Any of about 13 trees and shrubs of the genus Aesculus (family Sapindaceae), native to North America, southeastern Europe, and eastern Asia. The name refers to the resemblance of the nut, which has a pale patch on a shiny red ground, to the eye of a deer. Buckeyes are valued as ornamental trees for their handsome candelabra-like flower clusters. Both the young foliage and the nuts are poisonous. Among the most notable is the Ohio buckeye (A. glabra), also called fetid buckeye and American horse chestnut, with twigs and leaves that yield an unpleasant odour when crushed. The sweet, or yellow, buckeye (A. flava, or A. octandra) is the largest buckeye, up to 89 ft (27 m) tall, and is naturally abundant in Great Smoky Mountains National Park, U.S.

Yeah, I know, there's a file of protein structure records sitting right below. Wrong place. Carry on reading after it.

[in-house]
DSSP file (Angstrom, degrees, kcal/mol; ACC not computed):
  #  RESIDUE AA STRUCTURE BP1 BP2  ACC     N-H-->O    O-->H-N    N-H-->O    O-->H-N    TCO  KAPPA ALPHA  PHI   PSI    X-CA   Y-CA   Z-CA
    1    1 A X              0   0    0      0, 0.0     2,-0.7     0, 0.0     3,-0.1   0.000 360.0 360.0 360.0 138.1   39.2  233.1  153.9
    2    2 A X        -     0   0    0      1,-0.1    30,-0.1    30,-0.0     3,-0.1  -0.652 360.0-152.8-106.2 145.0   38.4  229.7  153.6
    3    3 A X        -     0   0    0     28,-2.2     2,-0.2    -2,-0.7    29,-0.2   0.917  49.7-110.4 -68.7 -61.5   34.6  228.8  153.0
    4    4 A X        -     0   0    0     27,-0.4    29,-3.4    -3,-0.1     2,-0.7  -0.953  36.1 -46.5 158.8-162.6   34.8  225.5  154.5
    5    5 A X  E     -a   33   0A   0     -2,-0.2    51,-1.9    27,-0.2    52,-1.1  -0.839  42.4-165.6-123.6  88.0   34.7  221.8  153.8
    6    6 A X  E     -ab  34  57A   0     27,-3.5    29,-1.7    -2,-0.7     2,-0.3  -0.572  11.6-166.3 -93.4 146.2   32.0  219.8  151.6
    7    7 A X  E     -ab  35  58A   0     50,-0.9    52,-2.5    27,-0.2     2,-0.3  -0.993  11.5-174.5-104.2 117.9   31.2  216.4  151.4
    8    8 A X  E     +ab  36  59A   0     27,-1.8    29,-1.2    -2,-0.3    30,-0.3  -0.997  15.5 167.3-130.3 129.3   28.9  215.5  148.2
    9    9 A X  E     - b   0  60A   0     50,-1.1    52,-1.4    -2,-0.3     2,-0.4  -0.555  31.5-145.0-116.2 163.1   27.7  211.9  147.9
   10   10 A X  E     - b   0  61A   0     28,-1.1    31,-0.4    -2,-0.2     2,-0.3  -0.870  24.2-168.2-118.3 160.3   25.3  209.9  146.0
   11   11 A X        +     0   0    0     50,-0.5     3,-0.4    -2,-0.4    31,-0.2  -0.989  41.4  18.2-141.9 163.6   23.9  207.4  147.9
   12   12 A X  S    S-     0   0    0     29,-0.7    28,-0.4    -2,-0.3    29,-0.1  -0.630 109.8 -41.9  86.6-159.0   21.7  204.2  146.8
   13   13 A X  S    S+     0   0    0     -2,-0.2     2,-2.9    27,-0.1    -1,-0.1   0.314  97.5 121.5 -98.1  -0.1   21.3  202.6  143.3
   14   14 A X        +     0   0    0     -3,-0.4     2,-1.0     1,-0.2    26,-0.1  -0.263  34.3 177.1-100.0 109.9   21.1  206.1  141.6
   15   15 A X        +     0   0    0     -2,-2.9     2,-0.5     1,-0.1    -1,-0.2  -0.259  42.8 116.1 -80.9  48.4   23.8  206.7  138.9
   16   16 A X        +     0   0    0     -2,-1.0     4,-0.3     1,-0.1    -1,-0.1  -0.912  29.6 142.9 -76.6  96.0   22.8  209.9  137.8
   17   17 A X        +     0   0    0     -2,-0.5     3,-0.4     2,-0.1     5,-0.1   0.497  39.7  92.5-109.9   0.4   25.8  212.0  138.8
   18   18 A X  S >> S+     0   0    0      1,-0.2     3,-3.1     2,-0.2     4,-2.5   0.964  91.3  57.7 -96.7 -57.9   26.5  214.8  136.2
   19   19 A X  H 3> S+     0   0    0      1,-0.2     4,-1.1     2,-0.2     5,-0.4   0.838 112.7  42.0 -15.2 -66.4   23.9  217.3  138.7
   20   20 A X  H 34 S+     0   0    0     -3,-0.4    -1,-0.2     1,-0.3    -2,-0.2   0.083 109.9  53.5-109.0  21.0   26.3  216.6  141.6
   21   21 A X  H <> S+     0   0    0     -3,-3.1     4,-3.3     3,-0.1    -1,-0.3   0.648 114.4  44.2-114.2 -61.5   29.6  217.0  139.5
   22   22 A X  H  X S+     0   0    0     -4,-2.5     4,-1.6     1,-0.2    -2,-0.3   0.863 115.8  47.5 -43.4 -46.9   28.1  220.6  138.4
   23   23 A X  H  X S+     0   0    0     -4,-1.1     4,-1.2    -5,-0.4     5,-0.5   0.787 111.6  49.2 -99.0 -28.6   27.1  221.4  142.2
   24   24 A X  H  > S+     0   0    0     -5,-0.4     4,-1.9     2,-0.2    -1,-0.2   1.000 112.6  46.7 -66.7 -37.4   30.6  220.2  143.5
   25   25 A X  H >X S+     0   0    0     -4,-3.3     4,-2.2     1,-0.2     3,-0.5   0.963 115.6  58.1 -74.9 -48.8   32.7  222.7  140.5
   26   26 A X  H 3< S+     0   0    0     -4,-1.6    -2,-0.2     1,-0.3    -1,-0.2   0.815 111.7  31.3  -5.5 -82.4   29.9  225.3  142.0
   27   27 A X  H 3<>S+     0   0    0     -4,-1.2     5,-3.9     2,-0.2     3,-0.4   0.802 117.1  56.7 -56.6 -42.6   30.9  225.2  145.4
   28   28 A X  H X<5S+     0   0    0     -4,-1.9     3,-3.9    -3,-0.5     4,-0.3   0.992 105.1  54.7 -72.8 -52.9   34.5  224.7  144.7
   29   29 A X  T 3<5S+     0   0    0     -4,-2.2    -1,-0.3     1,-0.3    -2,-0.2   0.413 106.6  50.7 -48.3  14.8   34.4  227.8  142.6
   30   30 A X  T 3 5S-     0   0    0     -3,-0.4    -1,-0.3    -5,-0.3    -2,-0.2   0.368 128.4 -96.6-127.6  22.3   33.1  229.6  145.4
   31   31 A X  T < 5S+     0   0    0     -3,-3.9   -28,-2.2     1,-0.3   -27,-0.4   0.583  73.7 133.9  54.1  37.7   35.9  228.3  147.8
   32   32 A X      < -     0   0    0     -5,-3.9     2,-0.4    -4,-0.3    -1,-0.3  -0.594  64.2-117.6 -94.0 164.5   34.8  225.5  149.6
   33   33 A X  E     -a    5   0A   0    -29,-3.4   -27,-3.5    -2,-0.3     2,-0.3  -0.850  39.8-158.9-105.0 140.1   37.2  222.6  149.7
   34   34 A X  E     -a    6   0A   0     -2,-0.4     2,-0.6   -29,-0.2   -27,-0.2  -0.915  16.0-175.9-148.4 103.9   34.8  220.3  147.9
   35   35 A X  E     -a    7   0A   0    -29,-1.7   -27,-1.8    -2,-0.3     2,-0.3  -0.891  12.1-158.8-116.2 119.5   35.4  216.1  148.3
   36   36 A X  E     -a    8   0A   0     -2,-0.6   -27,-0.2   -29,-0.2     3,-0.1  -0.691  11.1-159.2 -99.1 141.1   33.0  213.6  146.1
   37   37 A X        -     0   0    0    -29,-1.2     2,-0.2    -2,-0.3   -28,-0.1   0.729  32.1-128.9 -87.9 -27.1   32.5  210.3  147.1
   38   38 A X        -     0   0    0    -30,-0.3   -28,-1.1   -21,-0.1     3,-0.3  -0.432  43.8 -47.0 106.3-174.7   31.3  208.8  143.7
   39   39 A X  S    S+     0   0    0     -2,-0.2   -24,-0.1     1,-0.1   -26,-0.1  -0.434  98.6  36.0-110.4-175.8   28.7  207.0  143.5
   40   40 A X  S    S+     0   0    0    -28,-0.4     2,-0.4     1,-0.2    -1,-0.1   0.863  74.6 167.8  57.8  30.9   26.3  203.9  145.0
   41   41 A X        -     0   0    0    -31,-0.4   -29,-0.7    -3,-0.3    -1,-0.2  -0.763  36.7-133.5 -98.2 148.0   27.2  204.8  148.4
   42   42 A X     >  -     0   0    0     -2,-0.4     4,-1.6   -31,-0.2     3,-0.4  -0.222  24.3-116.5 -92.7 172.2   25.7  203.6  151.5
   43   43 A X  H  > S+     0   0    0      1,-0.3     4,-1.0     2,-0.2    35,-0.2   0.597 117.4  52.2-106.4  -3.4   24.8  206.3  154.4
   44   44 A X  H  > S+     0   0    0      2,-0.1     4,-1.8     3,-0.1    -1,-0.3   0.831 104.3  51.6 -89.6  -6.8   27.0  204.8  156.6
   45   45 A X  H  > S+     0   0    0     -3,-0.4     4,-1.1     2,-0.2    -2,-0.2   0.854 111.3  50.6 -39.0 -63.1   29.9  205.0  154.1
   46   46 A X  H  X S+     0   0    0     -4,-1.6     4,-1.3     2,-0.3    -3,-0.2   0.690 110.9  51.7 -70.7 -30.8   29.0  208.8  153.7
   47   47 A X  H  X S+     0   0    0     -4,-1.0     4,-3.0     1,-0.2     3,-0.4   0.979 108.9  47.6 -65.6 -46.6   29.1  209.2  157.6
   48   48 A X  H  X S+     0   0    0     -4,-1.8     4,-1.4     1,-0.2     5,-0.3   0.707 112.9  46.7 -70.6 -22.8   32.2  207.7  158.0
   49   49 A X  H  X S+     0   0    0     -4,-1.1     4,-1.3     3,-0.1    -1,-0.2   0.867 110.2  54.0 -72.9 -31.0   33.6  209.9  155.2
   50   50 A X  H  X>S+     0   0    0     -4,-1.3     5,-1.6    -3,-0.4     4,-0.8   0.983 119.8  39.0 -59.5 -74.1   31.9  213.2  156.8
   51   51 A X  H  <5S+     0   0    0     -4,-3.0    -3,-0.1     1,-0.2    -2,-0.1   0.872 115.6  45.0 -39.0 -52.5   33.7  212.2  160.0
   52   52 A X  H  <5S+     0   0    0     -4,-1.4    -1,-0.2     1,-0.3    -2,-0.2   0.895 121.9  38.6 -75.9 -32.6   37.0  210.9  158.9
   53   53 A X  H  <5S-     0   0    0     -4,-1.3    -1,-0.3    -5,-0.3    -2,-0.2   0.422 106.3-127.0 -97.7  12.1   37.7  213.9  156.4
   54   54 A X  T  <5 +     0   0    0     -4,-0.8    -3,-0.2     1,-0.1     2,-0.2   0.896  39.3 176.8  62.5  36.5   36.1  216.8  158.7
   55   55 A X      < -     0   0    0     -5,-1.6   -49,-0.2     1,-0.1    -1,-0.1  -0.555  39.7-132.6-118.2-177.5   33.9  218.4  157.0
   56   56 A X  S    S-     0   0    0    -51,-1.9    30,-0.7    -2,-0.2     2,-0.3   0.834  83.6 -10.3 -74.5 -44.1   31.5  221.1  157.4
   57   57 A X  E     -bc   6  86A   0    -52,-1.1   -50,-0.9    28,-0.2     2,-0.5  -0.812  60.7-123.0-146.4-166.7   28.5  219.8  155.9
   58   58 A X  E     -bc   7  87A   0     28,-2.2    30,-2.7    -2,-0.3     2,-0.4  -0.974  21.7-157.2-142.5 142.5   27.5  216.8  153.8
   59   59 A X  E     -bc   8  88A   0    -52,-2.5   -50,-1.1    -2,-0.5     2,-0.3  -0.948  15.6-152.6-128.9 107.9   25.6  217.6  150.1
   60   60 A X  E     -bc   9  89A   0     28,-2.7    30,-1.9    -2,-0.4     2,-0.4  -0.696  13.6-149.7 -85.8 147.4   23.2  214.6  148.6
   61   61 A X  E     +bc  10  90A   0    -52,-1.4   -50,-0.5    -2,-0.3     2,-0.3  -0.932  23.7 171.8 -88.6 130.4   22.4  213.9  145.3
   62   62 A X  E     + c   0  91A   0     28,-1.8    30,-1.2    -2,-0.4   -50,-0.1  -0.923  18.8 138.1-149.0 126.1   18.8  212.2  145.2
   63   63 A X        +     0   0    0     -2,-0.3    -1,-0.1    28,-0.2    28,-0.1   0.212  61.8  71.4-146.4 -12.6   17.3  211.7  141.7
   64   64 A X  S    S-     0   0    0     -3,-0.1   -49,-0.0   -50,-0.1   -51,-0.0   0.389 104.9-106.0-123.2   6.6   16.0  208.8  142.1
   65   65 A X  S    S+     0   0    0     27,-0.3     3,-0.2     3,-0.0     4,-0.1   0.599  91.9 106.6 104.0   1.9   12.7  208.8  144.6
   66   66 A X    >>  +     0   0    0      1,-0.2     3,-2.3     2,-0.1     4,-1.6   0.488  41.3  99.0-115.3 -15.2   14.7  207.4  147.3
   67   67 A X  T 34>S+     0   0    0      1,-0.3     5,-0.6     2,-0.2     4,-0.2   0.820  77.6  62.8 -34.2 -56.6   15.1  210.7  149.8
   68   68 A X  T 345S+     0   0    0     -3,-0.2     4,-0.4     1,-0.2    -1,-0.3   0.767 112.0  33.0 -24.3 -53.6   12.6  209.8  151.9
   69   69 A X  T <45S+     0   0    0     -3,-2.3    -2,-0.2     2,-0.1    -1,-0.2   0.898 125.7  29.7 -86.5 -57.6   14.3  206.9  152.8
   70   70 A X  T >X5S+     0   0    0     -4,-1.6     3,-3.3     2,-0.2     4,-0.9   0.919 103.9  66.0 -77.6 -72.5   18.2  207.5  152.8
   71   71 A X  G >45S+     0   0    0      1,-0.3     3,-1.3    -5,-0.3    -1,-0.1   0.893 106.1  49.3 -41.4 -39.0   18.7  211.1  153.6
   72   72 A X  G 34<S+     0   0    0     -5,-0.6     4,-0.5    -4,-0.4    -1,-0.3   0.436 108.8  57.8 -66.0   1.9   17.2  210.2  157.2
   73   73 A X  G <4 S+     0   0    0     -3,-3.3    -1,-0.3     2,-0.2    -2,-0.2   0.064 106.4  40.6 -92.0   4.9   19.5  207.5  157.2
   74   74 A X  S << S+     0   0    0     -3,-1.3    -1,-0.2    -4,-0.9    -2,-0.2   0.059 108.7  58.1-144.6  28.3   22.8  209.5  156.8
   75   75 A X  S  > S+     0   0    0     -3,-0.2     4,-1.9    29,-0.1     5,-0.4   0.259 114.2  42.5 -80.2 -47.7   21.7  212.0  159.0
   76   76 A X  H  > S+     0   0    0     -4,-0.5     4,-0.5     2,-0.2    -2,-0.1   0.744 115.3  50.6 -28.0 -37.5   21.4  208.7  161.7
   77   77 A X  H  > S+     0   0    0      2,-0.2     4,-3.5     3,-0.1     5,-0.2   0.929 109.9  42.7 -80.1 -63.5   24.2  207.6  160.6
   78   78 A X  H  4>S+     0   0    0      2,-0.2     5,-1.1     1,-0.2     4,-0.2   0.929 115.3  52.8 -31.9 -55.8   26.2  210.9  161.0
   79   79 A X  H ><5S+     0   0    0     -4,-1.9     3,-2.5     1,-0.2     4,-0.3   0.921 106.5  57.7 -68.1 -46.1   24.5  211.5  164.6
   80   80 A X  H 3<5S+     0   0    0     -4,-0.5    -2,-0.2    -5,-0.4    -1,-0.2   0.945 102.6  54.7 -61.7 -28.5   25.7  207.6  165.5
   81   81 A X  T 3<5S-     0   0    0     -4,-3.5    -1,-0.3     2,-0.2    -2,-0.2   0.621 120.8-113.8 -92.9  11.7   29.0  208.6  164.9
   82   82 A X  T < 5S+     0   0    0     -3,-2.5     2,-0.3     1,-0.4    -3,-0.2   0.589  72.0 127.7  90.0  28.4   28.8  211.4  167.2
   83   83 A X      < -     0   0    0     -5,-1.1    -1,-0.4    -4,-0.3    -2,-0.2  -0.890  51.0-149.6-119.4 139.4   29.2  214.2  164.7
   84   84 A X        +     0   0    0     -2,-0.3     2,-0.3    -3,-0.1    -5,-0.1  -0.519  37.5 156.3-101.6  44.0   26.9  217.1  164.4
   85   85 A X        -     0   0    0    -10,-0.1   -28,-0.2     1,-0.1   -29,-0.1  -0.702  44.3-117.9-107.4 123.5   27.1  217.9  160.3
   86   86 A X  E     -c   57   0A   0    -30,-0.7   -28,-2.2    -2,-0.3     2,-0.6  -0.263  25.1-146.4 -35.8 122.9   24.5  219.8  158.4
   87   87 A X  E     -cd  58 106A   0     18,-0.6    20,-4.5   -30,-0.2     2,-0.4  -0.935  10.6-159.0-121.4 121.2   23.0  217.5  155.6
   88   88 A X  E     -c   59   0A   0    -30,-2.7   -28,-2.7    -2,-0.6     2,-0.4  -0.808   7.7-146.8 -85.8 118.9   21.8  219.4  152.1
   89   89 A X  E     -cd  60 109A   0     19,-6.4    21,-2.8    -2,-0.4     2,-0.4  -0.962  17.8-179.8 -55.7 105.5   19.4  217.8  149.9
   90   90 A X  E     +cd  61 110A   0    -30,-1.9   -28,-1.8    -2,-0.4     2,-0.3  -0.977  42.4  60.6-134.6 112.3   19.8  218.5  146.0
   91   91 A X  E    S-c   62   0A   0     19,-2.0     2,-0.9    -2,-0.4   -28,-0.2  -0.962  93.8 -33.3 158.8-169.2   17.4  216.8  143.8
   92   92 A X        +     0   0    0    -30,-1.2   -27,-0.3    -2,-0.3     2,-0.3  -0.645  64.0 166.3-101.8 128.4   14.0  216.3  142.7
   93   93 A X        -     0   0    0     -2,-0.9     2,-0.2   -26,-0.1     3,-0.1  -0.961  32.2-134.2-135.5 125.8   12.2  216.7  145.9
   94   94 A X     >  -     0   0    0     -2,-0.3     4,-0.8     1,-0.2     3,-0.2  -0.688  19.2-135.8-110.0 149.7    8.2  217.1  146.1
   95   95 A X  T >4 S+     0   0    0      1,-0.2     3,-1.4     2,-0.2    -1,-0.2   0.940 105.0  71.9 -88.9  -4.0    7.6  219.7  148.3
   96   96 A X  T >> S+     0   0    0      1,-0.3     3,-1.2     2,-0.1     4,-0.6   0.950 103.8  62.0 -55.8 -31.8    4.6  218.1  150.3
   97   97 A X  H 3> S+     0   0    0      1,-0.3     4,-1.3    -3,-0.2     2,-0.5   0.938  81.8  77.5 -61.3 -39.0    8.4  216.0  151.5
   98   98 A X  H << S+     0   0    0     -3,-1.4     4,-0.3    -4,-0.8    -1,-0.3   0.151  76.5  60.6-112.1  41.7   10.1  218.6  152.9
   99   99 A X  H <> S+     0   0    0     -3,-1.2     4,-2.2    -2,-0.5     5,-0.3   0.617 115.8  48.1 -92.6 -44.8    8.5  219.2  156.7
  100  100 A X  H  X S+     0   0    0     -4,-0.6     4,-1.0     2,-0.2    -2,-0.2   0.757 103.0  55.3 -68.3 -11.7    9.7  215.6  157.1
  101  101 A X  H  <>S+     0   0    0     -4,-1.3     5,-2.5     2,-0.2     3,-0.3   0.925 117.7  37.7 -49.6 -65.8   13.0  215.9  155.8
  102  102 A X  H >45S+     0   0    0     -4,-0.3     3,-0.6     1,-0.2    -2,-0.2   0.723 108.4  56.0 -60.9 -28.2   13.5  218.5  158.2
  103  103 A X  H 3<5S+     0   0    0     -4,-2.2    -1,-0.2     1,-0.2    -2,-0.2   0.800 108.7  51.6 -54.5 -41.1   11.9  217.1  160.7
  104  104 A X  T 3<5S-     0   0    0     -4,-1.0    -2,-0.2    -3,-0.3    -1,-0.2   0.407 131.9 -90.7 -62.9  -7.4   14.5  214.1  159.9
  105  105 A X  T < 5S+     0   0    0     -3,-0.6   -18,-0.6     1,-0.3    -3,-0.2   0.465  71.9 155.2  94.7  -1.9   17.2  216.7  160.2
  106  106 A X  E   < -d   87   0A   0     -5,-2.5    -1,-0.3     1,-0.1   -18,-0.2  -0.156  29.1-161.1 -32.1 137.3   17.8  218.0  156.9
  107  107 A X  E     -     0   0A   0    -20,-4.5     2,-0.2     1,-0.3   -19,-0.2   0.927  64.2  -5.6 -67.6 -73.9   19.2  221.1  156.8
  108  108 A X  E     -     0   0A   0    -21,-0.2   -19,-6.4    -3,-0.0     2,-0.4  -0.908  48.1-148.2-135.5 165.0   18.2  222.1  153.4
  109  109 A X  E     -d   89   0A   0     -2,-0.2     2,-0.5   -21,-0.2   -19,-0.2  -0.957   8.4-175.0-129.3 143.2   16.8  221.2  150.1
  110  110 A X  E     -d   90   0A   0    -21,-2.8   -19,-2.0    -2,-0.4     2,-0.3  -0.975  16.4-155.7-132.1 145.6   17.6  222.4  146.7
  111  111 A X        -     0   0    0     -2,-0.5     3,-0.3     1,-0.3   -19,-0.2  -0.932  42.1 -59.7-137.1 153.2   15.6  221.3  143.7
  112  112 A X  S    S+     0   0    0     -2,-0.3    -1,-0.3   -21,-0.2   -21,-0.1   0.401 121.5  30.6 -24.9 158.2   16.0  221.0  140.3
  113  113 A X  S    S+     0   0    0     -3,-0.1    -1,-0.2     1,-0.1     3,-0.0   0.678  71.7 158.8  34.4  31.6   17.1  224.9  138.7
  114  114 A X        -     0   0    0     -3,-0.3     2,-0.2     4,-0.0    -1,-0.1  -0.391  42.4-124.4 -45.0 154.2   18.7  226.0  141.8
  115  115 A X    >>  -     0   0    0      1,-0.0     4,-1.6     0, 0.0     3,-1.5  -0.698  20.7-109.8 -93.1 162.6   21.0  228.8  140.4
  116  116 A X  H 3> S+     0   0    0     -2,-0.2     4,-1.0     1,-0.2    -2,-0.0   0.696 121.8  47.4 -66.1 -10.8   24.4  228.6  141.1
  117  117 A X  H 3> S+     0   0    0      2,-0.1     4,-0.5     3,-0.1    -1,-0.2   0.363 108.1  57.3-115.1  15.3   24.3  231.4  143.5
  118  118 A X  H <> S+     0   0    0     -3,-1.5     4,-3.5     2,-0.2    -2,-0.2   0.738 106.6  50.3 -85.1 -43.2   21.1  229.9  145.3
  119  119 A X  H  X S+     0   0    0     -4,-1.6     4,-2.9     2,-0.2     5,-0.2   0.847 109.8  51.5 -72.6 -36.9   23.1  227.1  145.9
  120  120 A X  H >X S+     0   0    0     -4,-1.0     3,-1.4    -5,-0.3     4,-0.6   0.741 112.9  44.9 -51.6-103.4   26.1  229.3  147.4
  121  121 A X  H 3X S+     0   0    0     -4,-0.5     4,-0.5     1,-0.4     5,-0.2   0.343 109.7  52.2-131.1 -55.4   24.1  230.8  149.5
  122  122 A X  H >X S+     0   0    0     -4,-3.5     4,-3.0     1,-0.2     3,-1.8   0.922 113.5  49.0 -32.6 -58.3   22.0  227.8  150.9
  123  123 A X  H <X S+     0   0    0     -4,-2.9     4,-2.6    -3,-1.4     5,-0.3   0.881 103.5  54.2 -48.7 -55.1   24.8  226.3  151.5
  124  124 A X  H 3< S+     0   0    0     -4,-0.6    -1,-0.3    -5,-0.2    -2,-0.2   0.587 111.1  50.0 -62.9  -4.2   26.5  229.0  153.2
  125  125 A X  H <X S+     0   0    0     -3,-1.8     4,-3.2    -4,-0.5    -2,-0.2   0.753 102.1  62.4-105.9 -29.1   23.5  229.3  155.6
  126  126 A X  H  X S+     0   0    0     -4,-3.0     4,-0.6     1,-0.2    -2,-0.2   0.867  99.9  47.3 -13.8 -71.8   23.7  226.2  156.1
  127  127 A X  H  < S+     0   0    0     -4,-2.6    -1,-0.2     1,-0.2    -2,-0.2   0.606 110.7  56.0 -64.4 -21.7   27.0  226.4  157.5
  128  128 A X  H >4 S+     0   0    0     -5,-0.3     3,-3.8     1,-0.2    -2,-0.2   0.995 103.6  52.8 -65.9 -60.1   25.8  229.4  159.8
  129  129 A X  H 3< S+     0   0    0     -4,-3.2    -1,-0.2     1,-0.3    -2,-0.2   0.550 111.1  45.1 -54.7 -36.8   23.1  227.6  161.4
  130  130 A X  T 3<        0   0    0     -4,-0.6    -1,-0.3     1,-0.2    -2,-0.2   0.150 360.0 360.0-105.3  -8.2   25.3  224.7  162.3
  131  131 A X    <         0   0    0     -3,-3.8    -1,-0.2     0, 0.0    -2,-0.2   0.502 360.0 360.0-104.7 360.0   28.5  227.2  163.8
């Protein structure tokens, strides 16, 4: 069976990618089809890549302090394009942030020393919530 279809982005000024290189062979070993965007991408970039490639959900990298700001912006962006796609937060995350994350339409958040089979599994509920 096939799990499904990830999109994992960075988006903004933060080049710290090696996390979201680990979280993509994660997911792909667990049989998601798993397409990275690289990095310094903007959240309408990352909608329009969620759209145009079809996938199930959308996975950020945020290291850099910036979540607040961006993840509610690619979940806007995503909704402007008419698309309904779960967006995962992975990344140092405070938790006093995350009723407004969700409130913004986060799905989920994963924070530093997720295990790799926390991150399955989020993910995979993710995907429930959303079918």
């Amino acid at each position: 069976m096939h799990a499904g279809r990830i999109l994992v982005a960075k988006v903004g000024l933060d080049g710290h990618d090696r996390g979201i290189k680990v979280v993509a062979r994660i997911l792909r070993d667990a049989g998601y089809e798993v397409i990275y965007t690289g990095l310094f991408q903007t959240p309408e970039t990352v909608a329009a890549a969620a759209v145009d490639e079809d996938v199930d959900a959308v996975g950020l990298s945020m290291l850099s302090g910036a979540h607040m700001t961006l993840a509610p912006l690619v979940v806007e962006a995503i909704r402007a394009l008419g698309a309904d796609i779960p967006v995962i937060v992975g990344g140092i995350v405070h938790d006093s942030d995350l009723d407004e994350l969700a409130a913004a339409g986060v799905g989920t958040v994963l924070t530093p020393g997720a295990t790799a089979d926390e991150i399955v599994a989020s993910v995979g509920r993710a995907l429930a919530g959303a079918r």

This entry comes from Encyclopædia Britannica Concise.
For the full entry on buckeye, visit Britannica.com.

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